The sculptures at Gearing’s Point that form part of this annual FynArts outdoor exhibition have to withstand fierce weather conditions over many months. Extra steps are therefore taken during installation to ensure they endure.
For example, the base of ‘Freedom Tree’ by artist Karin Lijnes (at the far end of the Gearing’s Point parking area) was sunk into the ground and weighted by 900 kg of concrete. Although it was designed to withstand up to 110 km/h winds, the 1,5 m stainless steel cables were cut by the wind speed and friction within 24 hours and had to be reinstalled with even hardier cables and connectors.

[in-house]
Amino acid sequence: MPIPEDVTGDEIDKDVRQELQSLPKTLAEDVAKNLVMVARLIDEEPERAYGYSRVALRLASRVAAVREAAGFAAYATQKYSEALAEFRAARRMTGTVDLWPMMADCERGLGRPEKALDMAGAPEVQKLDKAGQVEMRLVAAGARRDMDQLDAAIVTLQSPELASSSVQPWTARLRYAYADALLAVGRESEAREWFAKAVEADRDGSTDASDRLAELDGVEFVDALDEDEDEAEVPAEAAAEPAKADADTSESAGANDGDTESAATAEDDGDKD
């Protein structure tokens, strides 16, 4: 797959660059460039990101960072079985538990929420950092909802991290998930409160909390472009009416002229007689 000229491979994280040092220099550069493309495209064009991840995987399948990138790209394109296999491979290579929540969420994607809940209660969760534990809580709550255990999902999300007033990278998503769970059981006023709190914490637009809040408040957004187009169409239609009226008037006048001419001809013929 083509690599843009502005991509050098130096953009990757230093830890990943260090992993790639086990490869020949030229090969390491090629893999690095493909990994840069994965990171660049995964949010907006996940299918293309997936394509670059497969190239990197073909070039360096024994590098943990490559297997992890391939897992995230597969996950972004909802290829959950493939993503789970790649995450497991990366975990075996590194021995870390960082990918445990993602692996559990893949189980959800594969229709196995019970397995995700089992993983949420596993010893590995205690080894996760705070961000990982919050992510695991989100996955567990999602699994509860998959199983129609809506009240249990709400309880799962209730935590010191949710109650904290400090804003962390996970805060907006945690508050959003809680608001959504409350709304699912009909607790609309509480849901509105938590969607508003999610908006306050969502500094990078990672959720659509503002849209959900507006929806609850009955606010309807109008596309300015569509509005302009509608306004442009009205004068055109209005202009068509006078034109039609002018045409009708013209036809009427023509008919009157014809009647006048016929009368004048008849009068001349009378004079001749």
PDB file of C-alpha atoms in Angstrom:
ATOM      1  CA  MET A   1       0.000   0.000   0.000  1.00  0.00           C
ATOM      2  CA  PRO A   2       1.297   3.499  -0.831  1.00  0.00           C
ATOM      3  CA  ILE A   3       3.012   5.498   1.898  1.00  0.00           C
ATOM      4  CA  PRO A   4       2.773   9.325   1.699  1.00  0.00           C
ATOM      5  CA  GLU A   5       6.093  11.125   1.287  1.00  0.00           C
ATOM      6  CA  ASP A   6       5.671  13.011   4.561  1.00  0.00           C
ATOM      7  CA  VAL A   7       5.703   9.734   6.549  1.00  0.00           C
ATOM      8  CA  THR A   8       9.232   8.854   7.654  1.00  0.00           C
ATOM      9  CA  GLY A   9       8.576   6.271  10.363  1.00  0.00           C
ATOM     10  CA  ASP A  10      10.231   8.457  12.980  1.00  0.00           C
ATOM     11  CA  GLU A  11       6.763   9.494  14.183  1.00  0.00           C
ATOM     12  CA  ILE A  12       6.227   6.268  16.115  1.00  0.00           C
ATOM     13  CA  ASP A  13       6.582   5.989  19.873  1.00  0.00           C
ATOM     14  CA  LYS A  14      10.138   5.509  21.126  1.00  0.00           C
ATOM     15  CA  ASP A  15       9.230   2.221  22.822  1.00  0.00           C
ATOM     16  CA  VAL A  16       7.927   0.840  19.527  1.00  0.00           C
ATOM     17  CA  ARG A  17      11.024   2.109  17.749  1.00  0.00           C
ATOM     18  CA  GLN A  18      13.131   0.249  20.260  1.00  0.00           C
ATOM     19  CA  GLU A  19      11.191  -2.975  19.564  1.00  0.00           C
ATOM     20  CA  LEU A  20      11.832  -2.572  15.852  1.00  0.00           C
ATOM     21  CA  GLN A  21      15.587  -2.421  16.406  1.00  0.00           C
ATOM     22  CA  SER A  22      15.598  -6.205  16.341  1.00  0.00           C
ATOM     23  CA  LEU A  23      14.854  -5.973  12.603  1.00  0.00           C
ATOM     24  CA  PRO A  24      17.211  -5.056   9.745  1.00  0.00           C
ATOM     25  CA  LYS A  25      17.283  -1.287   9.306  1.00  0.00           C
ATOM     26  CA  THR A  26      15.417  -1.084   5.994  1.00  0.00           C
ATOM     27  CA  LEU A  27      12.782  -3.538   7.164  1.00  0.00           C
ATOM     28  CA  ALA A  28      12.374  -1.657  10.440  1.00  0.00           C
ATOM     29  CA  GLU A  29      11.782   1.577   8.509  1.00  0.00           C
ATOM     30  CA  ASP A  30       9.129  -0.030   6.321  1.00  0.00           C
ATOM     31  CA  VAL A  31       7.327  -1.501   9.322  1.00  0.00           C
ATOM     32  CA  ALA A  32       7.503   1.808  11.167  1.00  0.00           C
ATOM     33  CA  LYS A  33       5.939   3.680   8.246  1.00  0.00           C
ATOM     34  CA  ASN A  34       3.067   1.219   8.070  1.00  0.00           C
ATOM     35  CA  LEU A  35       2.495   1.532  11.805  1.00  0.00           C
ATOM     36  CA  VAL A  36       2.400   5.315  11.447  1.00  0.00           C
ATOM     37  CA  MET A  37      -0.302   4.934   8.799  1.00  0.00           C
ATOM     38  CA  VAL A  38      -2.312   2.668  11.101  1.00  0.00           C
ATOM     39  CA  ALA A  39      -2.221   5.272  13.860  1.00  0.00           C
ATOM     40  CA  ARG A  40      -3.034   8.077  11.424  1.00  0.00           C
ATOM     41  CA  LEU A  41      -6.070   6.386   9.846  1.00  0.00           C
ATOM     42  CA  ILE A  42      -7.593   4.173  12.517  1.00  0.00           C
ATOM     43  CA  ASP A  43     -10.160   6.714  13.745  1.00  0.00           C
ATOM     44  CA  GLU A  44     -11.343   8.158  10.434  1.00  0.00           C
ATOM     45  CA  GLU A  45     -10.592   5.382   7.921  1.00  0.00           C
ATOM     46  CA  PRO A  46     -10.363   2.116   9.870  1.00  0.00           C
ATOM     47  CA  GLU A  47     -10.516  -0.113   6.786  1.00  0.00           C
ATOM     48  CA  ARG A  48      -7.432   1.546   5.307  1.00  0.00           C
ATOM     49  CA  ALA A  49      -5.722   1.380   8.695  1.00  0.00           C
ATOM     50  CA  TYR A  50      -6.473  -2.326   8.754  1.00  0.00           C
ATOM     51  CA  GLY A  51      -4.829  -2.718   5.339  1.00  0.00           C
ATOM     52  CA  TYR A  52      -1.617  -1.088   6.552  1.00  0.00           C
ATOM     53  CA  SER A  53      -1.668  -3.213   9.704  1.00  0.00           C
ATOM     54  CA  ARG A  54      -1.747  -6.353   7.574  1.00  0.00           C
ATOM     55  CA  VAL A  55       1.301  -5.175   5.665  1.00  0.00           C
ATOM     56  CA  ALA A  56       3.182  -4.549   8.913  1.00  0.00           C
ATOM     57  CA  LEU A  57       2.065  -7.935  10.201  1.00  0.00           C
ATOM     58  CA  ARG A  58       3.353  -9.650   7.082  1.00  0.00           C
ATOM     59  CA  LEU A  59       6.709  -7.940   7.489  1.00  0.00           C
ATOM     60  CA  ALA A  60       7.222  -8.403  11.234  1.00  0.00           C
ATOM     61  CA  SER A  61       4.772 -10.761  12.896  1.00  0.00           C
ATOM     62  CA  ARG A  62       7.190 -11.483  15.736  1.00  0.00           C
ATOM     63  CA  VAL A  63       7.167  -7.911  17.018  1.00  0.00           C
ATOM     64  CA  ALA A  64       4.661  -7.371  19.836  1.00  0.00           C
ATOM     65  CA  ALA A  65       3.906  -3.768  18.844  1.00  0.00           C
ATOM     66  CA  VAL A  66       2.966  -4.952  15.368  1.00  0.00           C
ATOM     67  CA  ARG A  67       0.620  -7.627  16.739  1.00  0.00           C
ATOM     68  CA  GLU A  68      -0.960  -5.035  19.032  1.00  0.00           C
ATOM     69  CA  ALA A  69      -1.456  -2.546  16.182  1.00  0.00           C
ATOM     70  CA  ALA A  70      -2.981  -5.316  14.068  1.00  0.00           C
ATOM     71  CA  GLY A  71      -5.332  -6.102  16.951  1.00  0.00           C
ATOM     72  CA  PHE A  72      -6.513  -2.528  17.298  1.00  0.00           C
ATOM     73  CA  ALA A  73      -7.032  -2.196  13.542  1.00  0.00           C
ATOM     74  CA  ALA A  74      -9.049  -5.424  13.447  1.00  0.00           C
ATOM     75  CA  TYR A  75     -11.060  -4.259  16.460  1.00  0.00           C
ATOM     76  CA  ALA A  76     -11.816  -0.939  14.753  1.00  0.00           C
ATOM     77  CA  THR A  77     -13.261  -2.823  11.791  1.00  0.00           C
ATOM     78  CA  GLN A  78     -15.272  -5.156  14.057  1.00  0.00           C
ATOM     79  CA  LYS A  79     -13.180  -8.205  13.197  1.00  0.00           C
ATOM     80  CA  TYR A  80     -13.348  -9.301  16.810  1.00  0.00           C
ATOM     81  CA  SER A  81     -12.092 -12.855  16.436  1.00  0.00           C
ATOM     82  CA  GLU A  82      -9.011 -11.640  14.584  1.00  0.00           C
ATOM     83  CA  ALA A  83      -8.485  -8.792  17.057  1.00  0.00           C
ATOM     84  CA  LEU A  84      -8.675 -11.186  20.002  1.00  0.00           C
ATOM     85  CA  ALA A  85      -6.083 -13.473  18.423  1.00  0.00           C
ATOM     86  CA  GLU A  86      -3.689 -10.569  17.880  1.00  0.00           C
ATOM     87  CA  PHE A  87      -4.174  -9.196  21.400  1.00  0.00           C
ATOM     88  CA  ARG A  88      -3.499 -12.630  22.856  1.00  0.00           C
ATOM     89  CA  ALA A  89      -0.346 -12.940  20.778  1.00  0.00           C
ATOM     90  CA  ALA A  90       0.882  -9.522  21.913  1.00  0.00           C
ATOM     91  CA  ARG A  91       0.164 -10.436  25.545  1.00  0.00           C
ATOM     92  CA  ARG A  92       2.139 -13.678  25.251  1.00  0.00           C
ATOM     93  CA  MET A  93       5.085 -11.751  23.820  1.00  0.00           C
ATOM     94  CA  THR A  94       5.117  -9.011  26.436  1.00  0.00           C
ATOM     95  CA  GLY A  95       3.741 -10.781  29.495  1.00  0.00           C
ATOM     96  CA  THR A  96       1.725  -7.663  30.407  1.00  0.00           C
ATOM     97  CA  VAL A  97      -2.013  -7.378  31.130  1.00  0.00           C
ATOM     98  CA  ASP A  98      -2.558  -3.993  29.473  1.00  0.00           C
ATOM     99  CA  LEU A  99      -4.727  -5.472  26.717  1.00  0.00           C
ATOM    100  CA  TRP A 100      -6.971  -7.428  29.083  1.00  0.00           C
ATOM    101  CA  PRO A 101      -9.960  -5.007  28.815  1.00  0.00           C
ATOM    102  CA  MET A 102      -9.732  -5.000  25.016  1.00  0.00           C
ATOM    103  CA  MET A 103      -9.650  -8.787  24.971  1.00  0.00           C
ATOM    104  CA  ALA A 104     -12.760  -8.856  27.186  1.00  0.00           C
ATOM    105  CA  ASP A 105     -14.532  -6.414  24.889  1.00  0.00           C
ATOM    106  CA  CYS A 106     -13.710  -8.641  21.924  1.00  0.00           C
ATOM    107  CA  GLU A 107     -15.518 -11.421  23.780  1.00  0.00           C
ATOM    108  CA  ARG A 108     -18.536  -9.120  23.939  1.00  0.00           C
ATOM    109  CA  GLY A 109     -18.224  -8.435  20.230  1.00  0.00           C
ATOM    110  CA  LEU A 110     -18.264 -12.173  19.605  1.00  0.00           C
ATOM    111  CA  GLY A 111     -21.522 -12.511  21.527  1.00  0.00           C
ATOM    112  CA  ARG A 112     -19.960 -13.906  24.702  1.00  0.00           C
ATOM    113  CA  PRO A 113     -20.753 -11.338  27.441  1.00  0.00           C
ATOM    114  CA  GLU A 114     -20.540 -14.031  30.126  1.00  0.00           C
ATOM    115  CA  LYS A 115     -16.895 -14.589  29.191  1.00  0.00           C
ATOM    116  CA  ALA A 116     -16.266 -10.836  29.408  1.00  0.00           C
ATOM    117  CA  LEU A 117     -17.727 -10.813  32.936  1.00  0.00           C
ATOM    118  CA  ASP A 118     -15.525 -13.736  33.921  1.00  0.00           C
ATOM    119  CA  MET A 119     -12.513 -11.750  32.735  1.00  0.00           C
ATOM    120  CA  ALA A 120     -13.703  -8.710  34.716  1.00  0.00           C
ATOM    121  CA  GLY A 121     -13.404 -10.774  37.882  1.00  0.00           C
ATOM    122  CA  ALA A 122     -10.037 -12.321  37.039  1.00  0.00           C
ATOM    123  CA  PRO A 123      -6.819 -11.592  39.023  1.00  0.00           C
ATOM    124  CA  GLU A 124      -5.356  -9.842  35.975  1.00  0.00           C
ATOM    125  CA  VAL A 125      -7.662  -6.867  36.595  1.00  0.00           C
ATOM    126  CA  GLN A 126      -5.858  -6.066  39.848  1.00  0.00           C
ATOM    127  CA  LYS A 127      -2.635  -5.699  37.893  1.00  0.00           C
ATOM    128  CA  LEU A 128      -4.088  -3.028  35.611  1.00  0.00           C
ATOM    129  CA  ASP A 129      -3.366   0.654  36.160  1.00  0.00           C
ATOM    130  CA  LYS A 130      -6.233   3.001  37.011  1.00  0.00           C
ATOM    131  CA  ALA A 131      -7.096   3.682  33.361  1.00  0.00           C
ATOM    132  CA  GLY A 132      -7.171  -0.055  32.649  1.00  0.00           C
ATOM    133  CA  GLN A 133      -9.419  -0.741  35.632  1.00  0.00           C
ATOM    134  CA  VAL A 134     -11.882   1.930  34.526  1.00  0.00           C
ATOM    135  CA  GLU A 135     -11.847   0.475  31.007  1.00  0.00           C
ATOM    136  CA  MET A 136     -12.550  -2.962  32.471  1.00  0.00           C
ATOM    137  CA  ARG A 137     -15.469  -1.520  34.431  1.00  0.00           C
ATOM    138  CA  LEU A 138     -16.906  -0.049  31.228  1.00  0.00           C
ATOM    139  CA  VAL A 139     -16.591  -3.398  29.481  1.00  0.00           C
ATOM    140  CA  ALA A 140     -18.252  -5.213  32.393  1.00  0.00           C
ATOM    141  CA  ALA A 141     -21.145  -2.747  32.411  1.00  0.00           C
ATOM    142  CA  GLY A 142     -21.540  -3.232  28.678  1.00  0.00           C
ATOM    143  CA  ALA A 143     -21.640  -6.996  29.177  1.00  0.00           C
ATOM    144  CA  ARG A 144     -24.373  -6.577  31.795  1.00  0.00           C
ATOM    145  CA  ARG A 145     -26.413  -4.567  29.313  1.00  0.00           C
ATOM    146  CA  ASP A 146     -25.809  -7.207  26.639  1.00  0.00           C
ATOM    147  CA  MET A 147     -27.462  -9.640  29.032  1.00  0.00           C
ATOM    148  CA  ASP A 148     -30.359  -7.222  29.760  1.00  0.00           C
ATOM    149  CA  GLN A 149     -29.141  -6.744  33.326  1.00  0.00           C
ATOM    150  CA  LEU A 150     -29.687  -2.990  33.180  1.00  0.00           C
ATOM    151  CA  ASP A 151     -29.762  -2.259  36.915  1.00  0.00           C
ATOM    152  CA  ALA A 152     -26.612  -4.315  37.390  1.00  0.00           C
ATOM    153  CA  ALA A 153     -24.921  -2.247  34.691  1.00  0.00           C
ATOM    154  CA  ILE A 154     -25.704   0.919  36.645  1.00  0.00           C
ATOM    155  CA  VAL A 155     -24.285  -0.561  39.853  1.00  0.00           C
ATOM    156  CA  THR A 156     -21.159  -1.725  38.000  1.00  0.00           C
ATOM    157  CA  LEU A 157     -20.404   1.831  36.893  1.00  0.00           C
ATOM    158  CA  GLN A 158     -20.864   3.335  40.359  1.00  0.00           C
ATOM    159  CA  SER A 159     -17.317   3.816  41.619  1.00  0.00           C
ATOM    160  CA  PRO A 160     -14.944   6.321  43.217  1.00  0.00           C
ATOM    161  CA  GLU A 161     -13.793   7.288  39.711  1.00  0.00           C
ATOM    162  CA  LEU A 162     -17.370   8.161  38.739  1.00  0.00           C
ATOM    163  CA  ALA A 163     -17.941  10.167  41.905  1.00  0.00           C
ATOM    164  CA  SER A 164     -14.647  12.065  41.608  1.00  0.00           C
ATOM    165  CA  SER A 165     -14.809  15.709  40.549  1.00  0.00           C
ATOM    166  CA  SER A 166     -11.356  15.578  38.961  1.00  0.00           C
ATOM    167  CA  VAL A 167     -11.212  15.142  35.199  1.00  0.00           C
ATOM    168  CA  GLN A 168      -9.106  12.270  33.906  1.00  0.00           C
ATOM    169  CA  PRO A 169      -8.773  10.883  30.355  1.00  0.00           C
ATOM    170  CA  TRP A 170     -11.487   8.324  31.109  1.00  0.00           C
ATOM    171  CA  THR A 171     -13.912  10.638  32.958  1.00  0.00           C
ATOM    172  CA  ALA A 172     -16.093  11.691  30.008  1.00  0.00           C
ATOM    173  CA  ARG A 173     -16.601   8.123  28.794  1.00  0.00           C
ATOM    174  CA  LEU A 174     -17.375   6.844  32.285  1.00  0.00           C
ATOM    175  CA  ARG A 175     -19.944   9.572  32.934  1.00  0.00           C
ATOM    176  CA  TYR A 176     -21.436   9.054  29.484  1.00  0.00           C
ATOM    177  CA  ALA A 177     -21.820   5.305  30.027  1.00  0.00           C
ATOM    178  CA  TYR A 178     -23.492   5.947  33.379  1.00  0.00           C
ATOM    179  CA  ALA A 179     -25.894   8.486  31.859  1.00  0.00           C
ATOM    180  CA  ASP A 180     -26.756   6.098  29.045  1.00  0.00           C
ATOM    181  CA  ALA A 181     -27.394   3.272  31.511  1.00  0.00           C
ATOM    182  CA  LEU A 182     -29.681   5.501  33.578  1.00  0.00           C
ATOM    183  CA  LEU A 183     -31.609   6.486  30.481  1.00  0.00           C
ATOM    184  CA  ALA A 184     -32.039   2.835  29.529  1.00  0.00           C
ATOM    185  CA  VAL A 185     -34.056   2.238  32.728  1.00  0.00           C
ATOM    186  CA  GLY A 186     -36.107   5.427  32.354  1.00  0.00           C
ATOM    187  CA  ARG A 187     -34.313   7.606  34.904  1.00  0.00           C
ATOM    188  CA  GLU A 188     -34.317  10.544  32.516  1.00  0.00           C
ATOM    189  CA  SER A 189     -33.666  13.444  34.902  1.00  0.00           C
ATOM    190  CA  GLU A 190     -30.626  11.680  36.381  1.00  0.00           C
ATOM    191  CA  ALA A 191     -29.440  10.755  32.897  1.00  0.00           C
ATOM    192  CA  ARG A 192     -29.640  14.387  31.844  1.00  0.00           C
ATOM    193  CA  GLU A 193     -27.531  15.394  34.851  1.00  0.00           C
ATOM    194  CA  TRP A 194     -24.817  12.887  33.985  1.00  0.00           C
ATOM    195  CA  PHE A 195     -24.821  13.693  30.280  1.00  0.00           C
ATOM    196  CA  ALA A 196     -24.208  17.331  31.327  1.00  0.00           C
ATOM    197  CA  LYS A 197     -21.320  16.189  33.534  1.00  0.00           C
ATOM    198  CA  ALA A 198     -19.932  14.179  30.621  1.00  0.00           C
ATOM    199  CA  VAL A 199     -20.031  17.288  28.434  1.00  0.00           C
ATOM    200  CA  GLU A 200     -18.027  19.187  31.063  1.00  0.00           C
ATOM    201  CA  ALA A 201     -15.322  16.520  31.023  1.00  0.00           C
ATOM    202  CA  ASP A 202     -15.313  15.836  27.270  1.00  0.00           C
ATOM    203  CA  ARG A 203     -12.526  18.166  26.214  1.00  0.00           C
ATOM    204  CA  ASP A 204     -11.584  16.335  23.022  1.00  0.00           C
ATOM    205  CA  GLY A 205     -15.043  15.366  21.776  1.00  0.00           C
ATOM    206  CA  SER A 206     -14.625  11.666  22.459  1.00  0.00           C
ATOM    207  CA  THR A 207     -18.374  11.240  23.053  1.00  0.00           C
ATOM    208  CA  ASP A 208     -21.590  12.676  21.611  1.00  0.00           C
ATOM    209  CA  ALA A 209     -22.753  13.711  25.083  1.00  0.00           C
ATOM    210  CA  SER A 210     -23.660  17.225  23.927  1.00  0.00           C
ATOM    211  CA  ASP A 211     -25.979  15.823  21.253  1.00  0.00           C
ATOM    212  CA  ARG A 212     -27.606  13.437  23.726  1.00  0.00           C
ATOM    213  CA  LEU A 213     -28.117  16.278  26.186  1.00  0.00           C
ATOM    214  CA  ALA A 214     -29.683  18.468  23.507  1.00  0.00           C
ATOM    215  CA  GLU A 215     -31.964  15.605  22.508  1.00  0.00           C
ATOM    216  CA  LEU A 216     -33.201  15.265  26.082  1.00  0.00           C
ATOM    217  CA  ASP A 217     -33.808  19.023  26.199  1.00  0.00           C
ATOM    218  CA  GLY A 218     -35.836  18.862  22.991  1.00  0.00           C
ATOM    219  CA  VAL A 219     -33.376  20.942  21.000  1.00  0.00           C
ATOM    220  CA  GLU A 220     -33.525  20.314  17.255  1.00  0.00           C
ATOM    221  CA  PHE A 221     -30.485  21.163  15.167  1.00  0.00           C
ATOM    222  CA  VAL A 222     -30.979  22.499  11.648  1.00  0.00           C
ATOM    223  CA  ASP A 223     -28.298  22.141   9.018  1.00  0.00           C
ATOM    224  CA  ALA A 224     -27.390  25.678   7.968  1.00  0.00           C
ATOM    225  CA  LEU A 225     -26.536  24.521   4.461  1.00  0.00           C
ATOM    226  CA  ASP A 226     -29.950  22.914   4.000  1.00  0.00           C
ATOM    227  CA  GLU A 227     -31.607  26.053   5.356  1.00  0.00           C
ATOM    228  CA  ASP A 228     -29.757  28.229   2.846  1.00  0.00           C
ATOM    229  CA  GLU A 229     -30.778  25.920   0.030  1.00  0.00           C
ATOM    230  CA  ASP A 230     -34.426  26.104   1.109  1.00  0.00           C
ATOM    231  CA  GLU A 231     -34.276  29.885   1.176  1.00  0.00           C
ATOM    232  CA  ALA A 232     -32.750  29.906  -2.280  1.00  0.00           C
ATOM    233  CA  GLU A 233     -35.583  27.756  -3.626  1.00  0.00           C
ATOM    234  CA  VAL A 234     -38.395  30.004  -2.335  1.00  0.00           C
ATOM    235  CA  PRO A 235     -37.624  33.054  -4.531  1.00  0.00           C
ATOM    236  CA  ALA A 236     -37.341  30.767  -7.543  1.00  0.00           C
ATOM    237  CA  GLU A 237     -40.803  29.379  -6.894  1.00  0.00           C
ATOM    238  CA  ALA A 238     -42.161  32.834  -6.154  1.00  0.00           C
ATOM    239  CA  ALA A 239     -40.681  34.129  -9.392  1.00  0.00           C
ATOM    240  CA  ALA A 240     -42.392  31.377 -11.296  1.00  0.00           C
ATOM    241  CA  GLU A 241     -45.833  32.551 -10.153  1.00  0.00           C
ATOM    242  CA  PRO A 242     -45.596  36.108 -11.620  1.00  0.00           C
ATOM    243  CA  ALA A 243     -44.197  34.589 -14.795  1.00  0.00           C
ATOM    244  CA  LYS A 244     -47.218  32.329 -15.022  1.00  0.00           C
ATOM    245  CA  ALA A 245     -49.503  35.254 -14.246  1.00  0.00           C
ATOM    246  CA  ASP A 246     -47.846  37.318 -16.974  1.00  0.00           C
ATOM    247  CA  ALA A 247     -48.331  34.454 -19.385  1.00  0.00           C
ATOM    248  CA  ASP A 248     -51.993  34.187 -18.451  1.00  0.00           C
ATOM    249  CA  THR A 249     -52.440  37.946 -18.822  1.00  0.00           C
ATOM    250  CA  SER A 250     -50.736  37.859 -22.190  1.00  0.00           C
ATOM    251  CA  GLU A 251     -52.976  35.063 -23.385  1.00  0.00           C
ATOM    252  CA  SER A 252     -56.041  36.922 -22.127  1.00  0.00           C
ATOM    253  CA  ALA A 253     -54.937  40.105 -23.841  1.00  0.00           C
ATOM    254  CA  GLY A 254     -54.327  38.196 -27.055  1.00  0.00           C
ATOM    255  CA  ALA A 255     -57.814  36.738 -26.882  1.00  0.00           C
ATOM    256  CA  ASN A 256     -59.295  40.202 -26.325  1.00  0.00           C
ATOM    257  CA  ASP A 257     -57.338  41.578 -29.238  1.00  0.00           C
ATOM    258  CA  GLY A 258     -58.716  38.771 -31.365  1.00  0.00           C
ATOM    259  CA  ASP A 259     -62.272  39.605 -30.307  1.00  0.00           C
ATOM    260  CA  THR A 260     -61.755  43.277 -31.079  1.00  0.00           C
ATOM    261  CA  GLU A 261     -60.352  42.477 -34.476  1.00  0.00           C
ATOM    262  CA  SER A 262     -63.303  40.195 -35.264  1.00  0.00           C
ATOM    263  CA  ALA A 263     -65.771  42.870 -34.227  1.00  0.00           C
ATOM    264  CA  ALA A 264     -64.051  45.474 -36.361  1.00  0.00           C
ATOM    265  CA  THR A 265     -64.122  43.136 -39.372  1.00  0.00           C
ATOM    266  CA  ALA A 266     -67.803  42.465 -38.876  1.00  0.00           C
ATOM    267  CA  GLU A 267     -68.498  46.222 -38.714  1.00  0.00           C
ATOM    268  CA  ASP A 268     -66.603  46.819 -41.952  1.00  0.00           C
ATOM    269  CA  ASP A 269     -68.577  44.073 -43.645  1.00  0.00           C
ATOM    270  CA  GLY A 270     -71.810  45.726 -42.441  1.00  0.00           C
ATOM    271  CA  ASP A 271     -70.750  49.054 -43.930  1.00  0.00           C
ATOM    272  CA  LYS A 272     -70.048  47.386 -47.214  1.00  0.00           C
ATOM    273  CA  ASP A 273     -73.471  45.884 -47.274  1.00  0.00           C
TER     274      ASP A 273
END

Over the past few months, however, the fierce winds on the cliff top have again proved too strong for the wire supports and one of the birds hanging from the mobile fell off recently. FynArts Festival Director Mary Faure is asking anyone who might have seen the missing bird or picked it up, to please contact her on 084 600 7958. All the birds, the front of which depict bird-like forms in ceramic while the steel backs create a flat silhouette with a red X, have now been removed for repair.
The red X refers to the Red Data Book of Birds and the distinction between the two different sides of the birds creates a gap or pause meant to draw attention to the disconnect between humans and nature. Through the motion of the wind and continuous rotation individually as well as around the main axis, the birds are moving between the two states of invisibility and visibility, presence and absence.
“We are hoping to have the beautiful mobile up again within the next few weeks,” says Mary.